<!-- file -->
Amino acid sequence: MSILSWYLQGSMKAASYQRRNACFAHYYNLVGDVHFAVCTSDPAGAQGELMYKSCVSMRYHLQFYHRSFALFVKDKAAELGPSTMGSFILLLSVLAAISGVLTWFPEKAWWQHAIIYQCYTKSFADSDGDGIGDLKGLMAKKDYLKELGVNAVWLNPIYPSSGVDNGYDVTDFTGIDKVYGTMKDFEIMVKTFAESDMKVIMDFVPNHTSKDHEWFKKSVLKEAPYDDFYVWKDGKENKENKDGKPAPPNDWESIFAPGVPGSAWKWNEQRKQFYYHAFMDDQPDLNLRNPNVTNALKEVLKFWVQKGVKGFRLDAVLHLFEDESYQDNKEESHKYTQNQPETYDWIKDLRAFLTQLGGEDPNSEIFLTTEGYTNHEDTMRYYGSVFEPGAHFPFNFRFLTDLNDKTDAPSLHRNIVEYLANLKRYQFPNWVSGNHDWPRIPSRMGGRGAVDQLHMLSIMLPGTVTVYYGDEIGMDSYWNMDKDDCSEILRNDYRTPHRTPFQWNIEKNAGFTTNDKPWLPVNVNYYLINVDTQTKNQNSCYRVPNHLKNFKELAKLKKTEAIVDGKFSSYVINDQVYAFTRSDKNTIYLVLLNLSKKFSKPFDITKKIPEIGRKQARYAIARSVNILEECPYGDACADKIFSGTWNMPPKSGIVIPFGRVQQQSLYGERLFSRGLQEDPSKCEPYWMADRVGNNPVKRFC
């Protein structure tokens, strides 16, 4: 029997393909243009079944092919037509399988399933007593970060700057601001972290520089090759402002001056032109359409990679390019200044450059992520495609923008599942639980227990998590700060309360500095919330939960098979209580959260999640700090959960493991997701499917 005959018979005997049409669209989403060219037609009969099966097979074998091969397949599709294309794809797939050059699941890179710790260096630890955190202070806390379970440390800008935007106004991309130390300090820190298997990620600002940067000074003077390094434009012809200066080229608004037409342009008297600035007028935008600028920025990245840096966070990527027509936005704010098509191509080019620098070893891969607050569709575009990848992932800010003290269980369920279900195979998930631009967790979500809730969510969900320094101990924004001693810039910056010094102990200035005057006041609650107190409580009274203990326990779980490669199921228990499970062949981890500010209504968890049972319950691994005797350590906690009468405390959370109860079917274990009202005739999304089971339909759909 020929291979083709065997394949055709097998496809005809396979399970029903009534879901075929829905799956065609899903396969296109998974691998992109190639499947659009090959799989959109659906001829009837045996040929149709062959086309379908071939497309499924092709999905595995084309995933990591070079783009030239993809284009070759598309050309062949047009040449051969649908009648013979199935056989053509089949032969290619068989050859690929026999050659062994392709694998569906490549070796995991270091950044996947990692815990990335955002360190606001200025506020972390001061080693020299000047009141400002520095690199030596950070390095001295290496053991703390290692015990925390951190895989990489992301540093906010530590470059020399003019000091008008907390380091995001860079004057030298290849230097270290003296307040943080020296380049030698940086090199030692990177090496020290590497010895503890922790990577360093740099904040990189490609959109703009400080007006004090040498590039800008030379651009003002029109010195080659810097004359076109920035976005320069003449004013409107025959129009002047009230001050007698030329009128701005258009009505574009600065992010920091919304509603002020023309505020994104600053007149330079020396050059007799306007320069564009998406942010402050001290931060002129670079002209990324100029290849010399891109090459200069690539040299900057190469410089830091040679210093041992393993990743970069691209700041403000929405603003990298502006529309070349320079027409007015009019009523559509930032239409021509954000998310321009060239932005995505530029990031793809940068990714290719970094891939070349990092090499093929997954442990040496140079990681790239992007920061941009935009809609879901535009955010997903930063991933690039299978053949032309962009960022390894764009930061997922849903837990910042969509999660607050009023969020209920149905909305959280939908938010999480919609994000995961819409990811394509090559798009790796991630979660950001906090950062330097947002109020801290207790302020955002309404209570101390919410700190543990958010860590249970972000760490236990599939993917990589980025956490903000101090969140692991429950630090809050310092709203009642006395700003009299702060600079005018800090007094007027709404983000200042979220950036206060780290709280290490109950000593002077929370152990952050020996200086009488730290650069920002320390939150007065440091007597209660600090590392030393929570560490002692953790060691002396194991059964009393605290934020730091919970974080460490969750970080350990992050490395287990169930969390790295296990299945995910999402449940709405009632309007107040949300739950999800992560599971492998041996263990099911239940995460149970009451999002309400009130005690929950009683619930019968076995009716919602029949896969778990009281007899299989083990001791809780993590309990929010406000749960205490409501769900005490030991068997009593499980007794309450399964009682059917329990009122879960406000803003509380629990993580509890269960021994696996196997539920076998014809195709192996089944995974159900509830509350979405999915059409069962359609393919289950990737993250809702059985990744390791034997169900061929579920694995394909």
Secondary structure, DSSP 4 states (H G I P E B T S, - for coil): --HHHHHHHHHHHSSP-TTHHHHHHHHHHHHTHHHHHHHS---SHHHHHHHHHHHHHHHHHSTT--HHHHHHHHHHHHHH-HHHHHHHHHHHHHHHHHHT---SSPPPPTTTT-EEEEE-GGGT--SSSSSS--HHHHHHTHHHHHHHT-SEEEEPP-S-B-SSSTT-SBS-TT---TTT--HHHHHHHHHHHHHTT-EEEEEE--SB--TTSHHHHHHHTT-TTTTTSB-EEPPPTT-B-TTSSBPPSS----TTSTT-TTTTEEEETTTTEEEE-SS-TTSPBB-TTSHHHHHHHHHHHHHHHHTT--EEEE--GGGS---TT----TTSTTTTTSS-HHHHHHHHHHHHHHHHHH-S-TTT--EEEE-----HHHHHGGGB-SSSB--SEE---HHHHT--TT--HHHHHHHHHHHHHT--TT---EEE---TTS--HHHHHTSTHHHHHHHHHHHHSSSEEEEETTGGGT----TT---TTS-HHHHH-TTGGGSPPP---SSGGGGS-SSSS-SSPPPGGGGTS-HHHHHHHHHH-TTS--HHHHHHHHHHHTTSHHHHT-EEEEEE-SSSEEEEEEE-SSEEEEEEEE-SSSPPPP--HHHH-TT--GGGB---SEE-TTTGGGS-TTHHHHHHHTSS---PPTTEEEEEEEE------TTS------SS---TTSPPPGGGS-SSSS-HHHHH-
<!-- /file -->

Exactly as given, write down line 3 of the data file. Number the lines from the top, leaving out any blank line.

Secondary structure, DSSP 4 states (H G I P E B T S, - for coil): --HHHHHHHHHHHSSP-TTHHHHHHHHHHHHTHHHHHHHS---SHHHHHHHHHHHHHHHHHSTT--HHHHHHHHHHHHHH-HHHHHHHHHHHHHHHHHHT---SSPPPPTTTT-EEEEE-GGGT--SSSSSS--HHHHHHTHHHHHHHT-SEEEEPP-S-B-SSSTT-SBS-TT---TTT--HHHHHHHHHHHHHTT-EEEEEE--SB--TTSHHHHHHHTT-TTTTTSB-EEPPPTT-B-TTSSBPPSS----TTSTT-TTTTEEEETTTTEEEE-SS-TTSPBB-TTSHHHHHHHHHHHHHHHHTT--EEEE--GGGS---TT----TTSTTTTTSS-HHHHHHHHHHHHHHHHHH-S-TTT--EEEE-----HHHHHGGGB-SSSB--SEE---HHHHT--TT--HHHHHHHHHHHHHT--TT---EEE---TTS--HHHHHTSTHHHHHHHHHHHHSSSEEEEETTGGGT----TT---TTS-HHHHH-TTGGGSPPP---SSGGGGS-SSSS-SSPPPGGGGTS-HHHHHHHHHH-TTS--HHHHHHHHHHHTTSHHHHT-EEEEEE-SSSEEEEEEE-SSEEEEEEEE-SSSPPPP--HHHH-TT--GGGB---SEE-TTTGGGS-TTHHHHHHHTSS---PPTTEEEEEEEE------TTS------SS---TTSPPPGGGS-SSSS-HHHHH-